St Aidan's Church is a small and friendly independent Anglican or Episcopalian congregation, formed in 1995 to provide a home for Continuing Anglicans within North and North-East Lincolnshire. This congrgation holds to the Low Church or Evangelical tradition in Anglicanism. It is our first priority to preach the Gospel of Jesus Christ who offers forgiveness of sin, new and eternal life, and hope to all who have faith in Him as their personal Lord and Saviour. We also try to foster the spiritual life by regular public worship - particularly the sacrament of the Holy Eucharist - and private prayer.
St Aidan's Church maintains its traditional Anglican witness by holding fast the doctrines of Primitive Catholic Church as enshrined in Holy Scriptures, the three ancient Catholic Creeds, the Book of Common Prayer 1662, and the Thirty-nine Articles of Religion. In particular we uphold the uniqueness of the Biblical revelation and of the Salvation offered to all through the Cross of Jesus Christ, our Lord and Saviour. We also maintain that the ancient apostolic threefold ministry of the Church, with its bishops, priests and deacons is the most ancient and effective form of Church government. We firmly believe in the Church's tradition moral teachings, particularly on the sanctity of human life, and on human sexuality.
We worship in the historic Providence Chapel, built for the town's Independents (Congregationalists)in 1806. The Chapel itself is a simple structure some 40' by 35' with arched windows, gallery, and, unusually, box pews. Whilst most Chapels of this period were subsequently replaced, the Providence Chapel has survivied with little alteration to the present day. It provides a beautiful home in which to experience the majesty of traditional Anglican Prayer Book worship. We hope that you will come and worship with us soon!
Anglicanism began with the 16th Century reform of the Church of England at the begining of the reign of Queen Elizabeth I. Unlike the Protestant Churches of mainland Europe it retained an elaborate liturgy and the traditional Episcopal form of government - indeed it is more accurate to refer to Anglicanism as 'Reformed Catholicism' rather than Protestant in a narrow sense. Having said that, the Anglican Church accepts the main insights of the Reformation, particularly the need for doctrine to conform to Scripture, justification by Faith, and all-sufficiency of the Cross as an atonemt for sin. On the other hand, the Anglican Church maintains the historic apostolic ministry of the Church, the necessity of sacramental worship for sanctification of the believer, and a liturgical form of worship. As the English extended their empire overseas, so Anglicanism spread with English rule to America, India, Australia, and Africa. Finally intrepid missionaries took the Anglican form of Christianity into China and the Far East. This brought about the global spread of Anglicanism.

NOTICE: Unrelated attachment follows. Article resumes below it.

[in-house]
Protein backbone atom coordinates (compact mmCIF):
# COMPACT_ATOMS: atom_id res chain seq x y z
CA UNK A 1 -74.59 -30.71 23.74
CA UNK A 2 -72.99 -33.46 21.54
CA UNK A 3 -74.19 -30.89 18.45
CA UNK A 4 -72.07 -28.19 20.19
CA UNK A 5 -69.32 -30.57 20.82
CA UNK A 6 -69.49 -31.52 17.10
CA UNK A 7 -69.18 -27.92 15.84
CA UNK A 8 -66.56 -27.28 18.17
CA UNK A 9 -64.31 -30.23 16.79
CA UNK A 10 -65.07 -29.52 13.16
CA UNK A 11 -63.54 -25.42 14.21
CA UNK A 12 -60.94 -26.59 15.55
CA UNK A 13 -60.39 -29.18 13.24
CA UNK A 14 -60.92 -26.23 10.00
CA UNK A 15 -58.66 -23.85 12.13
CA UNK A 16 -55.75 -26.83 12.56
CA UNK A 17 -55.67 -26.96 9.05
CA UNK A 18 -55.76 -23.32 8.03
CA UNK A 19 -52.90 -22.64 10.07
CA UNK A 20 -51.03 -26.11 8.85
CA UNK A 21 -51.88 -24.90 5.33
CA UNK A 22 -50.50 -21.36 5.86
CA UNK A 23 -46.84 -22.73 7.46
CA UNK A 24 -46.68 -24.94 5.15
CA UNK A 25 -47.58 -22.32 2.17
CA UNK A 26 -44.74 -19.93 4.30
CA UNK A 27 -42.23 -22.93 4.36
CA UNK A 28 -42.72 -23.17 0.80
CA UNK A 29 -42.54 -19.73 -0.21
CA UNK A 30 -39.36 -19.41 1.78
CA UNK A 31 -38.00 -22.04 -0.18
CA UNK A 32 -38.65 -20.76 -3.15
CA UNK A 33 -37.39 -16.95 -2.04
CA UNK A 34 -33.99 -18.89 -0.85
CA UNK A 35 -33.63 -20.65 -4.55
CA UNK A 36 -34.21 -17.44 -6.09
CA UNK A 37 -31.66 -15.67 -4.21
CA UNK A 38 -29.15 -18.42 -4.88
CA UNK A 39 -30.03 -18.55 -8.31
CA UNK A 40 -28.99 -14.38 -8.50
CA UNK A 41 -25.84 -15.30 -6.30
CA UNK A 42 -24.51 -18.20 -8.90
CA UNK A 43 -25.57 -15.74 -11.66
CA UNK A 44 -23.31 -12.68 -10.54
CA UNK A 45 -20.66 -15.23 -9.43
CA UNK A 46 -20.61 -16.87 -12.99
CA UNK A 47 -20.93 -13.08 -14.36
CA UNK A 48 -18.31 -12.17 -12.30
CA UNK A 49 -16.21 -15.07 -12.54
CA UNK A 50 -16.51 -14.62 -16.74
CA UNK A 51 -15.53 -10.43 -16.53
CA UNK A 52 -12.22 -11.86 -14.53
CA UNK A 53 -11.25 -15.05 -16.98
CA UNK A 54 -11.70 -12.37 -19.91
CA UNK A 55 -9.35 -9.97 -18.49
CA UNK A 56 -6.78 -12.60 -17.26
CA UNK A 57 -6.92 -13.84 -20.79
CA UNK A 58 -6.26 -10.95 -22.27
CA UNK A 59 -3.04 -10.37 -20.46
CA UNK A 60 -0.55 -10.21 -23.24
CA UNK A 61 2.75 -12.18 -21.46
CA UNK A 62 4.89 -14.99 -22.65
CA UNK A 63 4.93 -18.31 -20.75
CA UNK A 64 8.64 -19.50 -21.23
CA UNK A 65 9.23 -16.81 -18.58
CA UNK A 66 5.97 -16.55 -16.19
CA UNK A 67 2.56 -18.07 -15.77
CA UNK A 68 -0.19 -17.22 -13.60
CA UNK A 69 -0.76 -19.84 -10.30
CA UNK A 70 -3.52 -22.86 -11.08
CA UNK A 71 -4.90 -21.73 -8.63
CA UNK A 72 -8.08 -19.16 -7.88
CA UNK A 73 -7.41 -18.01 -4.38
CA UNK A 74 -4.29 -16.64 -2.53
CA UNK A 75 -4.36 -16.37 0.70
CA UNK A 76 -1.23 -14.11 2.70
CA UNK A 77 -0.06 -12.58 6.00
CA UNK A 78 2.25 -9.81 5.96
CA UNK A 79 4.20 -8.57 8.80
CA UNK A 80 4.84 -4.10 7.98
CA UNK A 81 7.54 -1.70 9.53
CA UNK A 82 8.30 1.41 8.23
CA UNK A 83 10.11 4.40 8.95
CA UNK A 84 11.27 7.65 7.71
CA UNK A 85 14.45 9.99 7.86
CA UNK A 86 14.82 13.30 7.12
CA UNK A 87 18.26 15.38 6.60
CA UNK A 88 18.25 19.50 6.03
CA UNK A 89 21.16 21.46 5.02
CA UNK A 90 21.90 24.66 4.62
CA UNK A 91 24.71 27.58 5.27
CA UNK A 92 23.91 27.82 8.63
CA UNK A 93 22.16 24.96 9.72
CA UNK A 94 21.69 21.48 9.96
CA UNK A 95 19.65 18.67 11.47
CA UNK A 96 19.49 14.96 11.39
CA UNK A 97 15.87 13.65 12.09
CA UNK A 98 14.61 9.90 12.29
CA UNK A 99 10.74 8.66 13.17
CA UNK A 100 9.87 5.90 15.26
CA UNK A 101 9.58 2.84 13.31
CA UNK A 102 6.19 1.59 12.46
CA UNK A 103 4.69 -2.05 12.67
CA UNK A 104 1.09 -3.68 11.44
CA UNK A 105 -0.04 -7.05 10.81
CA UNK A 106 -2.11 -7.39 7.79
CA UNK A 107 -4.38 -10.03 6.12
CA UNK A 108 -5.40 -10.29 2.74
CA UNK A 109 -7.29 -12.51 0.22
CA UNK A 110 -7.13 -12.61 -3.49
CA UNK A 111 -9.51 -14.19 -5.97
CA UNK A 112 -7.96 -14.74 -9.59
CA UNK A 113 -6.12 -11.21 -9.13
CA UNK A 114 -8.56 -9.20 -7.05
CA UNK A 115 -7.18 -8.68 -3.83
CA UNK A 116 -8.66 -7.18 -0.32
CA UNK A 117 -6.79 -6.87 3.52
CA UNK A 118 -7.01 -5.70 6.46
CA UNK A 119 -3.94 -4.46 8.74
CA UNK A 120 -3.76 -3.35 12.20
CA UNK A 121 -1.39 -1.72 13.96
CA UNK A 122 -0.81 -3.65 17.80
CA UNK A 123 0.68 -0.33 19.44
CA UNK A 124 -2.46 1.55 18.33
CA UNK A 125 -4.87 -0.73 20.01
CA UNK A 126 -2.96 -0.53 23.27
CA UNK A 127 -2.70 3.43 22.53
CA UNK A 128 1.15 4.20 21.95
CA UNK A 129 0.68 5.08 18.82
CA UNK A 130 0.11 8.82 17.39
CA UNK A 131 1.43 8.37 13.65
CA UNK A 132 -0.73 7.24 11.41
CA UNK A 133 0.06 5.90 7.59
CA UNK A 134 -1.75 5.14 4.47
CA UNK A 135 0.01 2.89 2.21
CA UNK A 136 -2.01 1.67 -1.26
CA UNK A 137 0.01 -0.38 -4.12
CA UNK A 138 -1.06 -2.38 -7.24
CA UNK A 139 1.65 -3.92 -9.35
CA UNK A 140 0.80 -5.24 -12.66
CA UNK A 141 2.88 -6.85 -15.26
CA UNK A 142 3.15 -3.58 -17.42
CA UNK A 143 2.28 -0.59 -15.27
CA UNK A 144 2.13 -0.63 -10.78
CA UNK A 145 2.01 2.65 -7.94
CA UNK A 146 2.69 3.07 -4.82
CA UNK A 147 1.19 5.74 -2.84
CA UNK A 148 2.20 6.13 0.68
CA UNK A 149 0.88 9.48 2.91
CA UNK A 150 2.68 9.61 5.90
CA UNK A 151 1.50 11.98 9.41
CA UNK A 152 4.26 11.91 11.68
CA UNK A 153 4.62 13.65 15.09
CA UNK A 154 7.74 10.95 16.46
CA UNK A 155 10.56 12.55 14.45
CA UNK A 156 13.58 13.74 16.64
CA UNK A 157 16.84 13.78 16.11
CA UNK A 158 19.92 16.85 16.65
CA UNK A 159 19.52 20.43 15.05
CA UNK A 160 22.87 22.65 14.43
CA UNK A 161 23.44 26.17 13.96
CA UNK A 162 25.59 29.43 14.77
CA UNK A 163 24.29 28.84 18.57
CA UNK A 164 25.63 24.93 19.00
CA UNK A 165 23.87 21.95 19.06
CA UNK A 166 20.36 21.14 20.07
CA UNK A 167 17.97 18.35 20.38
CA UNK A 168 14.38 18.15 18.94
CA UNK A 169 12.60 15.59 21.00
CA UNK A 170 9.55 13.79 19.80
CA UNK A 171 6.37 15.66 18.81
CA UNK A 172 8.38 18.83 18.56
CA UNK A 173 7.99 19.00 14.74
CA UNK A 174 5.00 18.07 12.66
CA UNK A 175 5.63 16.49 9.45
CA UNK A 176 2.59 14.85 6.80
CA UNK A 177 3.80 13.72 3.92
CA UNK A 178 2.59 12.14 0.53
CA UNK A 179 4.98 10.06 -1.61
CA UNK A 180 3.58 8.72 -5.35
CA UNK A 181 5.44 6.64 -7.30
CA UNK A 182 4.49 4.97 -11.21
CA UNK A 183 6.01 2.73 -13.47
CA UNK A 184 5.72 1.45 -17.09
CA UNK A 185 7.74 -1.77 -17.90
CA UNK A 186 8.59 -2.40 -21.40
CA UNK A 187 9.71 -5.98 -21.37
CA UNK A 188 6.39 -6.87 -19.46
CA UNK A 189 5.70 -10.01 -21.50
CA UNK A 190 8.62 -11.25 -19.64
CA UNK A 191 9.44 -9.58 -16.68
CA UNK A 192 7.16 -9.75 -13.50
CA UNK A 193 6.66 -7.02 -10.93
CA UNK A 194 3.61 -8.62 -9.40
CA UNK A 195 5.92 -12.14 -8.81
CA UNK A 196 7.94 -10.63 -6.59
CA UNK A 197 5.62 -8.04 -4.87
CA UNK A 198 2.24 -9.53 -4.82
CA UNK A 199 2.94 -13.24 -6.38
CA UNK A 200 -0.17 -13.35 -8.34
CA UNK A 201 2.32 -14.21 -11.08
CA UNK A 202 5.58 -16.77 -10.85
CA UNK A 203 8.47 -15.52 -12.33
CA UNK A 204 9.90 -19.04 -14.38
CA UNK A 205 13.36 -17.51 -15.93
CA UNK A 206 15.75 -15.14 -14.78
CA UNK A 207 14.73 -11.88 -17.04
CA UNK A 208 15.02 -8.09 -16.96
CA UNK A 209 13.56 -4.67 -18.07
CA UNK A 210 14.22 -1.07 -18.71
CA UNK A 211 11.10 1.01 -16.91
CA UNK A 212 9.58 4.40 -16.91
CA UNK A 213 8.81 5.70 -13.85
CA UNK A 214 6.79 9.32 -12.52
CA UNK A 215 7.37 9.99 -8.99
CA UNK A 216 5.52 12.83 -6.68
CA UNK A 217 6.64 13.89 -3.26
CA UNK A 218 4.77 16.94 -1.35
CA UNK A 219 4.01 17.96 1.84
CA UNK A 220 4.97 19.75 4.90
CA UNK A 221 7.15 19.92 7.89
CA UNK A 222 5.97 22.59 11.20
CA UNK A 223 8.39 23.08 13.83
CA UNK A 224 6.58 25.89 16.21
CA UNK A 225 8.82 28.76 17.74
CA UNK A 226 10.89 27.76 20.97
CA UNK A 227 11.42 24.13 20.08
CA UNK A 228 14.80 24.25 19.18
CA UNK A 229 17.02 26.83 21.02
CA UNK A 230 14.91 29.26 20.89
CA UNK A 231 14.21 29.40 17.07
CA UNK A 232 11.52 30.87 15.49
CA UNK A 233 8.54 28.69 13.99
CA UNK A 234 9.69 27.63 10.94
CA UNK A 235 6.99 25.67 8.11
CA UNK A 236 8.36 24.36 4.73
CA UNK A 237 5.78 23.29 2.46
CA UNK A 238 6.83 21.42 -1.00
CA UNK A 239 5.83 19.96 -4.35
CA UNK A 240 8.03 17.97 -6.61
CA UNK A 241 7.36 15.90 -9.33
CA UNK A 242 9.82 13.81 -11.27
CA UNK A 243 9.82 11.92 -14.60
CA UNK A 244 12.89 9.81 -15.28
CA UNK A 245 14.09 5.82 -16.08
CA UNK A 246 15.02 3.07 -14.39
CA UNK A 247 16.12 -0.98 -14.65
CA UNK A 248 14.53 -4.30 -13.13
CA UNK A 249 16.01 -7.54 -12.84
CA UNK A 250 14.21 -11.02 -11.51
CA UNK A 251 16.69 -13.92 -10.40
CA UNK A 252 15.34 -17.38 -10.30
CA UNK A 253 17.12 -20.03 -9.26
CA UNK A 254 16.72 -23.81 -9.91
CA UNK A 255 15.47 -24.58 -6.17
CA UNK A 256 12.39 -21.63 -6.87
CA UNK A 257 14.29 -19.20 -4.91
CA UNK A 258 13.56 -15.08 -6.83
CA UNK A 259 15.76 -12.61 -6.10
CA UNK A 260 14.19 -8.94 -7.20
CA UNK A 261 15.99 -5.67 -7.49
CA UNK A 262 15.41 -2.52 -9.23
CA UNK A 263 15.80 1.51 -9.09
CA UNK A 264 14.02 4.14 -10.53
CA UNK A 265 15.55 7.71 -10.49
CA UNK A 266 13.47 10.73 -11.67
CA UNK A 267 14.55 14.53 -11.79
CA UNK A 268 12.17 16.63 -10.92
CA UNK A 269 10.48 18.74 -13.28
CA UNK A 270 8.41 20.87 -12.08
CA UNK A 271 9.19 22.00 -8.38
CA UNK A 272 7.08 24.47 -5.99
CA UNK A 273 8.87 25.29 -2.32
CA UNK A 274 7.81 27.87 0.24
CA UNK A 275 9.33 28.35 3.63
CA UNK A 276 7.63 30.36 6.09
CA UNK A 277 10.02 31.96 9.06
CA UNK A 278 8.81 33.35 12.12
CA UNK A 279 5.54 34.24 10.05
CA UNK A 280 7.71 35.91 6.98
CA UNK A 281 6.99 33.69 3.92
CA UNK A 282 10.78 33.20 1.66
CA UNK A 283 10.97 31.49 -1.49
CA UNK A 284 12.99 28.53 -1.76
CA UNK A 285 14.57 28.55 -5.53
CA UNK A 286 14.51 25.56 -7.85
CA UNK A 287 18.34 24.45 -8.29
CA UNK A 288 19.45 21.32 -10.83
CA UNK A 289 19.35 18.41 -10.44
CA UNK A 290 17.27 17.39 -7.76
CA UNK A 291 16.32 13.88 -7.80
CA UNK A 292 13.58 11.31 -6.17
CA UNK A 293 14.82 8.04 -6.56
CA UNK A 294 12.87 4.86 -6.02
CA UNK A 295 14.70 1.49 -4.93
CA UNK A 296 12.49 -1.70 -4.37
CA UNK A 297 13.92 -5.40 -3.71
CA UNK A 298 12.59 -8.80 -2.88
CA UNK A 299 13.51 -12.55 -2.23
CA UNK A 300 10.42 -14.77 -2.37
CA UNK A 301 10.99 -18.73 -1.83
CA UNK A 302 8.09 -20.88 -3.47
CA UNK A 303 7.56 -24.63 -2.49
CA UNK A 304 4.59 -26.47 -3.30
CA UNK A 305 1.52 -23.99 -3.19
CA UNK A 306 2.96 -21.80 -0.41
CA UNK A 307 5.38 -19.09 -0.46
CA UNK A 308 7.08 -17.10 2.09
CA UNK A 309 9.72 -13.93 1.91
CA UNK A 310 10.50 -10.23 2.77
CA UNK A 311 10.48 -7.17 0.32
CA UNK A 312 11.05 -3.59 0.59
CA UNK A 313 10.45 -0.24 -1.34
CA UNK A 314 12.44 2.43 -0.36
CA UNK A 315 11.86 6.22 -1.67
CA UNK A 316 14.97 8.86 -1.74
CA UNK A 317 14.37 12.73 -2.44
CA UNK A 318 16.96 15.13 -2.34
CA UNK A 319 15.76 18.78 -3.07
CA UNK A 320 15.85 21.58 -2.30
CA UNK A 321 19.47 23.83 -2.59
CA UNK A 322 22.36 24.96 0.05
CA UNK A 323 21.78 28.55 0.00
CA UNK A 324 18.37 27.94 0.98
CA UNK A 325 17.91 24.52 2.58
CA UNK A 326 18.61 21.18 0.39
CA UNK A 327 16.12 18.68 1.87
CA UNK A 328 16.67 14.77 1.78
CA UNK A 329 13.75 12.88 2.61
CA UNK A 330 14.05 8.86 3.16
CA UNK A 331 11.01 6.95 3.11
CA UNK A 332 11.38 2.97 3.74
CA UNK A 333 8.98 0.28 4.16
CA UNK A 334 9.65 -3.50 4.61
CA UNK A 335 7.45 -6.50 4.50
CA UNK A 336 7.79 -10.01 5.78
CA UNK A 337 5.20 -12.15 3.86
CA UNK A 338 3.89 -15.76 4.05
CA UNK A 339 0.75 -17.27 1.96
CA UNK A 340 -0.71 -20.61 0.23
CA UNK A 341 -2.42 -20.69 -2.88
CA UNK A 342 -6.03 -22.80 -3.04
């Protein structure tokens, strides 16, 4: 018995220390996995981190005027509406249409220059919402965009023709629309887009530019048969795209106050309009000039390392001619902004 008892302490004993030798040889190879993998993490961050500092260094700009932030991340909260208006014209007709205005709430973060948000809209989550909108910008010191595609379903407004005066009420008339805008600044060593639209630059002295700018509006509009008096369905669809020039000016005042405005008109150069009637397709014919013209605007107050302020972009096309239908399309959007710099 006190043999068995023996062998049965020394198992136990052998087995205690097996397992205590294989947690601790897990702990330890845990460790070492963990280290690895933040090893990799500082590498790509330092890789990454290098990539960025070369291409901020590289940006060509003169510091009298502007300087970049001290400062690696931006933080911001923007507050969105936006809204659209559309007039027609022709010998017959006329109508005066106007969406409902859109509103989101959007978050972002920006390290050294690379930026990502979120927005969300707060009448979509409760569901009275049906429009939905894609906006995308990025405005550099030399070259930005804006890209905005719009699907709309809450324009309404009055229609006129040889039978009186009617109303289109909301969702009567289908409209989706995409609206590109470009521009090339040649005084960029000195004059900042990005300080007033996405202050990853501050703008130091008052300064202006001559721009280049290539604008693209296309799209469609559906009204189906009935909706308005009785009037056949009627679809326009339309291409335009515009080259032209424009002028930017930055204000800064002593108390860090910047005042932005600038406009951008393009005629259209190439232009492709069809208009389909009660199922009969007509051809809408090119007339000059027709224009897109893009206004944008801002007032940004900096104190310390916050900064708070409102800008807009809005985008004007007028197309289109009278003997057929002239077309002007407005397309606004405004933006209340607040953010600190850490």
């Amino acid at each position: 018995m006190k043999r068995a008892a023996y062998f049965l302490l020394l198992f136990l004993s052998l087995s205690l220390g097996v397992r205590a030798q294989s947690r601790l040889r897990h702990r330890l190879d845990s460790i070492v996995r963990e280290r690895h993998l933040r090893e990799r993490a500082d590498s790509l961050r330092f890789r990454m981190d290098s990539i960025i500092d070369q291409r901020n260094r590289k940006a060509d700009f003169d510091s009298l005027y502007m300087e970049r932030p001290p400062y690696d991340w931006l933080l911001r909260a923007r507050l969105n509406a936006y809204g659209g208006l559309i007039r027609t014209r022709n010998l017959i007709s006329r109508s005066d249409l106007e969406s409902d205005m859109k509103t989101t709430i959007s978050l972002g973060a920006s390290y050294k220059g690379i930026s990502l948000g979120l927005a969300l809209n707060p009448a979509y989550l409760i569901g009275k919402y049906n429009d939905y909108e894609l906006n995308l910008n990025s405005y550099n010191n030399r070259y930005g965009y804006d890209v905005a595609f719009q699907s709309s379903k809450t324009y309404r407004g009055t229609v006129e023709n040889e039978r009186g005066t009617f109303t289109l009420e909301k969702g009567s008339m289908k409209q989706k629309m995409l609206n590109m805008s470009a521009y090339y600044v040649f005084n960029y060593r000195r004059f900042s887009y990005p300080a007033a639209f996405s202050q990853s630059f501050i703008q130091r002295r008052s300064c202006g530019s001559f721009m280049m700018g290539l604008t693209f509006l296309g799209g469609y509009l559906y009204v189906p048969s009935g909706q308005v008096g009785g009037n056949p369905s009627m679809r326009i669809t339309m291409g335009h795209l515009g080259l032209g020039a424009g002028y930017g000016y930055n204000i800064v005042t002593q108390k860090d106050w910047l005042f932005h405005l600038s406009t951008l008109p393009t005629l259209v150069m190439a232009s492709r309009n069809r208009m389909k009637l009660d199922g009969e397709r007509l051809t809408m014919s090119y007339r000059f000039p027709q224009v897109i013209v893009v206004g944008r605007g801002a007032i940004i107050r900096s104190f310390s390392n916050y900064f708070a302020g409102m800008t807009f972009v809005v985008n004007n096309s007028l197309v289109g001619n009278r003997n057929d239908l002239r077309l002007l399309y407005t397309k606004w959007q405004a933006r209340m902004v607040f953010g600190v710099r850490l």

However from the 1950s a series of doctrinal controversies rocked the Anglican Communion as clergymen cast doubt upon the authority of Holy Scripture and introduced innovation in both doctrine and worship. Finally in the early-1960s the 'Pike Controversy' led to open rupture between orthodox Anglicans and the Episcopal Church of the USA. So the Continuing Church was born. Since 1962, the Continuing Anglican Movement has spread world-wide, to Central Amnerica, India, South Africa, Australasia, and the UK. These Churches maintain the traditional majesty of Anglican worship and doctrine. For further information about the worldwide Traditional Anglican Communion which has dioceses in Canada, the USA and Central America, South Africa, Ireland, Pakistan, India, and Australasia, as well as in Great Britain use this URL www.acahome.orgThe Traditional Anglican Communion also has links with the main Traditionalist body with the Anglican Communion - Forward in Faith.
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